**The fourth lecture covered slides 10-60 in the lecture slides.**

You should have learnt about recursion, the definition of recursive functions, and recursive data structures (now you know that a list is a recursive data structure).

Remember to carry on reading chapters 4 to 7 in the textbook (pp. 67-176).

**Extra note:**

In the last two lectures you’ve been introduced to *QuickCheck*. QuickCheck does *random testing* on functions. This is a very useful tool for testing functions, but it relies on the fact that give some input a function always has the same output. This is of course true in Haskell. If f(x)=y then f(x) always equals y.

You give QuickCheck your function and a property that is true of all results of the function. QuickCheck generates a set of random inputs to your function and then checks that for every input the property is true. Of course, you have to be careful about the property you choose!

In other languages random testing is not quite as useful. A Java method, for example, does not always return the same result for some input. In Java f(x) does not always equal y. For example, f might depend on something in memory or some user input. In Haskell this is not the case.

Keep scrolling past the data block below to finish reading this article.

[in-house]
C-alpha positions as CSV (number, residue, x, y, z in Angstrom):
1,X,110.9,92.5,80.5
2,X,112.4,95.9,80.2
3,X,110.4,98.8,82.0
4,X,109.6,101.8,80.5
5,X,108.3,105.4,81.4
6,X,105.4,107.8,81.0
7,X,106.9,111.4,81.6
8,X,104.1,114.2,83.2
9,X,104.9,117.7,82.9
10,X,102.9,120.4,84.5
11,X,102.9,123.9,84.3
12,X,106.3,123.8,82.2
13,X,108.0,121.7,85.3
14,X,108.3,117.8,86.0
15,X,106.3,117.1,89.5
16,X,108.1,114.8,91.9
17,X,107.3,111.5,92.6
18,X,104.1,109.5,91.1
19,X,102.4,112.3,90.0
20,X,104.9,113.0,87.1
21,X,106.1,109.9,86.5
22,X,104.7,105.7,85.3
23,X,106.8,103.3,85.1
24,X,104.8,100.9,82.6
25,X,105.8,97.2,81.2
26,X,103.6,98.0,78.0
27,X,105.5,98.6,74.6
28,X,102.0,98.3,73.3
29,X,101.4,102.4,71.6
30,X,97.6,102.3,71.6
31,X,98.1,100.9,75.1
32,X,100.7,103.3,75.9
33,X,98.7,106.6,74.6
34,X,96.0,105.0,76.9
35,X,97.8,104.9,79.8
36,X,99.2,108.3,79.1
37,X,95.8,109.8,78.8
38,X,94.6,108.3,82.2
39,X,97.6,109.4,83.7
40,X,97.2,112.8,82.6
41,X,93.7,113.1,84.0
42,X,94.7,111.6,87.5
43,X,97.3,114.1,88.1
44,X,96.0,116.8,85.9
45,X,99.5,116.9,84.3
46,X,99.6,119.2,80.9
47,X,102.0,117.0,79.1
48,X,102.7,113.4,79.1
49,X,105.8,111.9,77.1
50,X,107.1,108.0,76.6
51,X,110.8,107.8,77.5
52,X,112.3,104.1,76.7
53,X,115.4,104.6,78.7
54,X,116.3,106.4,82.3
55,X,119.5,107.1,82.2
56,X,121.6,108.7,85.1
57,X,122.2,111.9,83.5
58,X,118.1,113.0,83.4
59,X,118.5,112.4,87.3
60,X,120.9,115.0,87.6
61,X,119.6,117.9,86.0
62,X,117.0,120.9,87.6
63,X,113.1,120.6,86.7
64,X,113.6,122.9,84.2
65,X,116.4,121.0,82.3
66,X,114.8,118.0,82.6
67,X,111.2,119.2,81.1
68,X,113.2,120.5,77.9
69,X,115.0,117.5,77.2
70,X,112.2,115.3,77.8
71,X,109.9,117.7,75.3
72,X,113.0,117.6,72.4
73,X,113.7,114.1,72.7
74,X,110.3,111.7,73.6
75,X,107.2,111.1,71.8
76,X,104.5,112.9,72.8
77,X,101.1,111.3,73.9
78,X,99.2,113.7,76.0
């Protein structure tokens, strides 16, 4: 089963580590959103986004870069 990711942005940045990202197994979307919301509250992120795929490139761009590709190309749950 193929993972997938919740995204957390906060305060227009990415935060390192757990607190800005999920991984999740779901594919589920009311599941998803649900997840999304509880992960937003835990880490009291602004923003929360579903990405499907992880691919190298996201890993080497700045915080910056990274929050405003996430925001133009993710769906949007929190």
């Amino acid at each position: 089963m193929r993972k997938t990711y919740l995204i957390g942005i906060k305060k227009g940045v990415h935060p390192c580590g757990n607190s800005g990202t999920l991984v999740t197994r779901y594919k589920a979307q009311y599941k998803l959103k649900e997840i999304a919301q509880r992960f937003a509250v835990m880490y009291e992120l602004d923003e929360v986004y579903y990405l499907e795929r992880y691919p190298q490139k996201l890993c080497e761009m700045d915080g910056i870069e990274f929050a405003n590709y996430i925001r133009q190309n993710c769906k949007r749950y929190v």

One of the most powerful aspects of functional programming is this *absence of state*, that is the state of the world (memory, hard disk, user, network, etc.) does not affect the outcome of the function. Later on in the course you will learn how to deal with these necessary interactions with the world.

— *Chris*

If you’re having trouble working out how to define recursive functions, the discussion on p162-165 of the book is very good. As it says, the crucial question to ask is:

which is explored through a short series of very typical examples.